The return of Sergio Rossi to limelight was revealed to us when we visited its ateliers in the Émilie- Romagne region in Italy.

Sergio Rossi is a name that requires no introduction anymore. And even though the brand had been, in a manner of speaking, collecting dust in the beginning of the 21st century, it has, for two years now, come back to life, thanks to its Living Heritage project. It resulted in the brand looking into its history resulting in the creation of some irresistible model for today. This has resulted in a turnover of 62 million euros in 2017.

This comeback is explained when we go back to San Mauro Pascoli, the birthplace of famous Italian poet Giovanni Pascoli, located on the shores of the Adriatic Sea in the beautiful region of Émilie-Romagne. A few paces from the seaside city of Rimini, the legendary landscape chosen by Fellini for Amarcord. This is where Sergio Rossi was born in 1935. It was also in San Mauro Pascoli that these shoes were created, in a factory spread in 10,000 square metres with 7,000 square metres for commercial and creative offices. This factory is one of the most well executed in the domain of Italian shoemaking, which fell victim to a rapid drop in activity at the turn of the millennium, before it was reborn from its ashes in 2016.


The label has found its sheen again and it is, first, thanks to its CEO, Riccardo Sciutto. When, at the end of 2015, the financial group Investindustrial bought over all of Sergio Rossi from the Kering group, and as of the spring of 2016 he was in full control of the brand. And extravert and enthusiastic person, Sciutto decided to release, “this beauty from the sleeping forest” of oblivion which the mark had stumbled into some years ago. “My drive comes from the story of my family,” he said.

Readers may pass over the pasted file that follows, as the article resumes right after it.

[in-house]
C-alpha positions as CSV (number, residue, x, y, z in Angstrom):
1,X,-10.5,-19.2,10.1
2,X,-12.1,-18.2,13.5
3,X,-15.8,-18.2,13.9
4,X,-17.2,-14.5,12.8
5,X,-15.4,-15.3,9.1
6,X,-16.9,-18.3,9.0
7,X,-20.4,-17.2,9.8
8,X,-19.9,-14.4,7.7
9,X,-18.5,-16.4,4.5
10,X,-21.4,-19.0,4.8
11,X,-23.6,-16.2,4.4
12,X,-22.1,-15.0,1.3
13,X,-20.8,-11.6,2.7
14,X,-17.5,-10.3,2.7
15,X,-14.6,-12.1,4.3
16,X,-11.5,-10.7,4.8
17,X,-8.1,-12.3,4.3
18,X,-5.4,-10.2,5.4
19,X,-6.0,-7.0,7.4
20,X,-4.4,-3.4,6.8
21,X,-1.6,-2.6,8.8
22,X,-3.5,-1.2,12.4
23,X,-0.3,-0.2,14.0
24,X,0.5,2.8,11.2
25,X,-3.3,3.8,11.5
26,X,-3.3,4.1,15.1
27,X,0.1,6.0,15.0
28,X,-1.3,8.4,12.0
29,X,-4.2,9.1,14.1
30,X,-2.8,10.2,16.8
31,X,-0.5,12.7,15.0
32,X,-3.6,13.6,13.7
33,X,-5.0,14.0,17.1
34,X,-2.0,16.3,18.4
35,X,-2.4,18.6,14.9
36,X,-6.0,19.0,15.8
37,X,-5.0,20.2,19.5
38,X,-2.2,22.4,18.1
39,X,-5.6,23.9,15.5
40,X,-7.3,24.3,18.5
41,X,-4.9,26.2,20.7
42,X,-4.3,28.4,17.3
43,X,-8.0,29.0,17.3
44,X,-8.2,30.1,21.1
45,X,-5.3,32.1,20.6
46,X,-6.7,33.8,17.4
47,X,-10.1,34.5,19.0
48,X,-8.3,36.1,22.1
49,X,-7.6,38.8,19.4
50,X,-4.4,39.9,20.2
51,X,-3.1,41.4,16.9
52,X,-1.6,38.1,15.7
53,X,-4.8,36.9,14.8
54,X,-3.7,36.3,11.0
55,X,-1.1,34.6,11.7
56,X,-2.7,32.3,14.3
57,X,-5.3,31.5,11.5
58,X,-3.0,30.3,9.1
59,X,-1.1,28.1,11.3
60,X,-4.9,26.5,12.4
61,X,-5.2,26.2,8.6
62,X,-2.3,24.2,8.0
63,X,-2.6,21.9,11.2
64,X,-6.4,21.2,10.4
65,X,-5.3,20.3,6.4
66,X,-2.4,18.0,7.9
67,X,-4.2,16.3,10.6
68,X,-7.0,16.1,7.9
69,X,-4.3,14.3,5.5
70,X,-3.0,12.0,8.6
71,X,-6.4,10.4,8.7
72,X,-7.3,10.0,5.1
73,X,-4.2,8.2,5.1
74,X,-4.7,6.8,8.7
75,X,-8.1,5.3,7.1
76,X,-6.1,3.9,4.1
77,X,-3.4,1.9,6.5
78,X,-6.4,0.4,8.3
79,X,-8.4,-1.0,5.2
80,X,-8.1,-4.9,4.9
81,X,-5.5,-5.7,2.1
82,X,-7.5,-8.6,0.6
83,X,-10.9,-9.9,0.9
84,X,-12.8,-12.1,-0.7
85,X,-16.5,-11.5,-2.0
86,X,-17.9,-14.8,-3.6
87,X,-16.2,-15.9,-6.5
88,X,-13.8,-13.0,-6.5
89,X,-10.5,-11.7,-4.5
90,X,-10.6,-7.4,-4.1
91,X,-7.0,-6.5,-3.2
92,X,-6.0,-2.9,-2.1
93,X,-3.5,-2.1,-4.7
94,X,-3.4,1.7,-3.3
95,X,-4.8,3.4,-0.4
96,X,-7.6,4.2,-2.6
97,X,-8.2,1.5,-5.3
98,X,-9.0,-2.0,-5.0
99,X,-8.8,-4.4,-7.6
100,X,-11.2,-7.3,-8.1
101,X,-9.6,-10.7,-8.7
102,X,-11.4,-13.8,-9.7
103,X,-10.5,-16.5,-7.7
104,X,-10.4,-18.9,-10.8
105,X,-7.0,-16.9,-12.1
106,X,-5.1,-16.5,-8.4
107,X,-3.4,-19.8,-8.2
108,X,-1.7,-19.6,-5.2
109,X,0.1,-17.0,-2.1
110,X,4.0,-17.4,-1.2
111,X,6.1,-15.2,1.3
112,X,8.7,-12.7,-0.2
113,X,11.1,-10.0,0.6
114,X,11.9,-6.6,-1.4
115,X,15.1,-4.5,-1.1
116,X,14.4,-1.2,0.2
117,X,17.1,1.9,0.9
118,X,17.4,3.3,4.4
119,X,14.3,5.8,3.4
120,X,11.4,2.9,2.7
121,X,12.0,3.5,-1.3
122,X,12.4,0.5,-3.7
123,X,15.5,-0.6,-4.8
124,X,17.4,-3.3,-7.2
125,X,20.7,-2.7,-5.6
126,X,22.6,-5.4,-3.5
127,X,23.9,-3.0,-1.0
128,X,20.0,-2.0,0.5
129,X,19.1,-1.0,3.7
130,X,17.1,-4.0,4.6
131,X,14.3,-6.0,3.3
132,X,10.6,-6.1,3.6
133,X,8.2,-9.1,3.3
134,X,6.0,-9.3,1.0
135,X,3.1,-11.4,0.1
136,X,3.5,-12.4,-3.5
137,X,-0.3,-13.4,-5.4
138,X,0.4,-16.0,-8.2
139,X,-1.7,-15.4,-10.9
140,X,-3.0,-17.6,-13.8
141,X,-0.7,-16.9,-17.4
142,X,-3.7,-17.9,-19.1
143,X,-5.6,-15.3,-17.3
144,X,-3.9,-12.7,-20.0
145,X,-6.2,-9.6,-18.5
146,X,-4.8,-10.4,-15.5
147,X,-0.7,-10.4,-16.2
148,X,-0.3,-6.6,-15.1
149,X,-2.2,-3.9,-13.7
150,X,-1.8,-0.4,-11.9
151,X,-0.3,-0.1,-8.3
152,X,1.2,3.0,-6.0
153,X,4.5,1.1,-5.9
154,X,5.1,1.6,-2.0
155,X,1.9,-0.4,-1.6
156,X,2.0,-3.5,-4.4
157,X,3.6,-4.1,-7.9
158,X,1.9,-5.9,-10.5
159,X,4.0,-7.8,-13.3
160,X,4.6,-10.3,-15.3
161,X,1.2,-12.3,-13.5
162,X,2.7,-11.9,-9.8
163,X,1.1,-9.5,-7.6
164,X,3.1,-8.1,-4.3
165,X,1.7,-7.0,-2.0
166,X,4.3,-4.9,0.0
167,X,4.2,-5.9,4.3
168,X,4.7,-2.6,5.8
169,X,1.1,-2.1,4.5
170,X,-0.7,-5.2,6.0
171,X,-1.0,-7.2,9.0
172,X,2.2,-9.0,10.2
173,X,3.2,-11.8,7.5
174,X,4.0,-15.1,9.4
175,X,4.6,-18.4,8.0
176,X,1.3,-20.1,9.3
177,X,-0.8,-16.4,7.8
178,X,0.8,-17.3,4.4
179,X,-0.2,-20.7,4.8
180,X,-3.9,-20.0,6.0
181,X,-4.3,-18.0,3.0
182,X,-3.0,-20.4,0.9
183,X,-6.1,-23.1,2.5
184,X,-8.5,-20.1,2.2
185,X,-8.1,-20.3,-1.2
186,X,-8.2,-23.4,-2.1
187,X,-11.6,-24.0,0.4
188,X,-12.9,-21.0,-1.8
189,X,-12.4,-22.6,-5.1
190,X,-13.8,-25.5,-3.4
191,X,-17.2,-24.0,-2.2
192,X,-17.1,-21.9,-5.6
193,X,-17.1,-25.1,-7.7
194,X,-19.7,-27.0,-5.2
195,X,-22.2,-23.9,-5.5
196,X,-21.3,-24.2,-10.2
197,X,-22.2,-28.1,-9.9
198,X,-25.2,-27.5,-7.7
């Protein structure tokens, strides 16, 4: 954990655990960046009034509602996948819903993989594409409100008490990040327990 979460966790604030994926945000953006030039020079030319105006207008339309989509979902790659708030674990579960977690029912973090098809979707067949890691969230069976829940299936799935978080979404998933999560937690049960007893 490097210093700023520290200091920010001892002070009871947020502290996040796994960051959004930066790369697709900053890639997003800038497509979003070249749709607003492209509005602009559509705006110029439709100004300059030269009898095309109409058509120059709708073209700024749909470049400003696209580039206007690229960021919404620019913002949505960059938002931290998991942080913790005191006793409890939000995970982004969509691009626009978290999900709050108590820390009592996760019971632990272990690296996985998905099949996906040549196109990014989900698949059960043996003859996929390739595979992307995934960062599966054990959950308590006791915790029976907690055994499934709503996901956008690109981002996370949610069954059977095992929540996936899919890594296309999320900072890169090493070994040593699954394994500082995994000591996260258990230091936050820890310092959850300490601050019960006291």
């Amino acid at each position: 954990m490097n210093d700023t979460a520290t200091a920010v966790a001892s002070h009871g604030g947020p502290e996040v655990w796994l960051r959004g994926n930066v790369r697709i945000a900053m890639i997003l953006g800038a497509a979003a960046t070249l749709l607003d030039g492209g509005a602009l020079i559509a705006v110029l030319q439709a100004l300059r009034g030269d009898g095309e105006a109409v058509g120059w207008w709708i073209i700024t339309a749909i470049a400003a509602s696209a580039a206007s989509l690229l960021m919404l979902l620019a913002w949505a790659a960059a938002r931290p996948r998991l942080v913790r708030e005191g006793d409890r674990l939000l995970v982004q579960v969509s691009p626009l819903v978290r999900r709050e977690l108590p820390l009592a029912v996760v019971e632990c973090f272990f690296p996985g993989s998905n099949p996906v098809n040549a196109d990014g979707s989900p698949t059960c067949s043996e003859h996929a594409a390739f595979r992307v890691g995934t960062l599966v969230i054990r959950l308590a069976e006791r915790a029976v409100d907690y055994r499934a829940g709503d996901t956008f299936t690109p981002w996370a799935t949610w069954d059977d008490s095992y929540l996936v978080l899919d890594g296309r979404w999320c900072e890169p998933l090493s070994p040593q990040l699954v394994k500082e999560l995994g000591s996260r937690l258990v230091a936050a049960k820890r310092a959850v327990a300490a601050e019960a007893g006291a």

As it were his grandmother was running a fashion boutique in 1950, where one could purchase fur and cashmere, his parents had contributed to the expansion of the store and also opened up a factory for the same, where their did work for other houses as well such as Max Mara. He began is individual journey in fashion by working first for Calvin Klein and then moving on to Pomellato and Hogan.

He continues in the calm, sunlit setting of his offices in San Mauro Pascoli, “One should not change products every season, even the least liked ones, because then clients will not know you for being loyal. It is better to remain coherent and observant, change things around and perfect certain lines.”

His mantra?

“Whenever you do something do it to the best of your ability, and be read to take anything in your stride.”

His objective?

“To be inspired by then young Sergio Rossi, the past of the house, while reconciling that with the reality of the numbers game.” And don’t forget about the designer desire to make shoes available to women all hours of the day and night.

Chitman Kanwar Ahuja

Chitman Kanwar Ahuja is a feature writer at L'Officiel India. She is a silver jewellery hoarder and an aesthete of all arts. You can find her unraveling new stories day in and day out.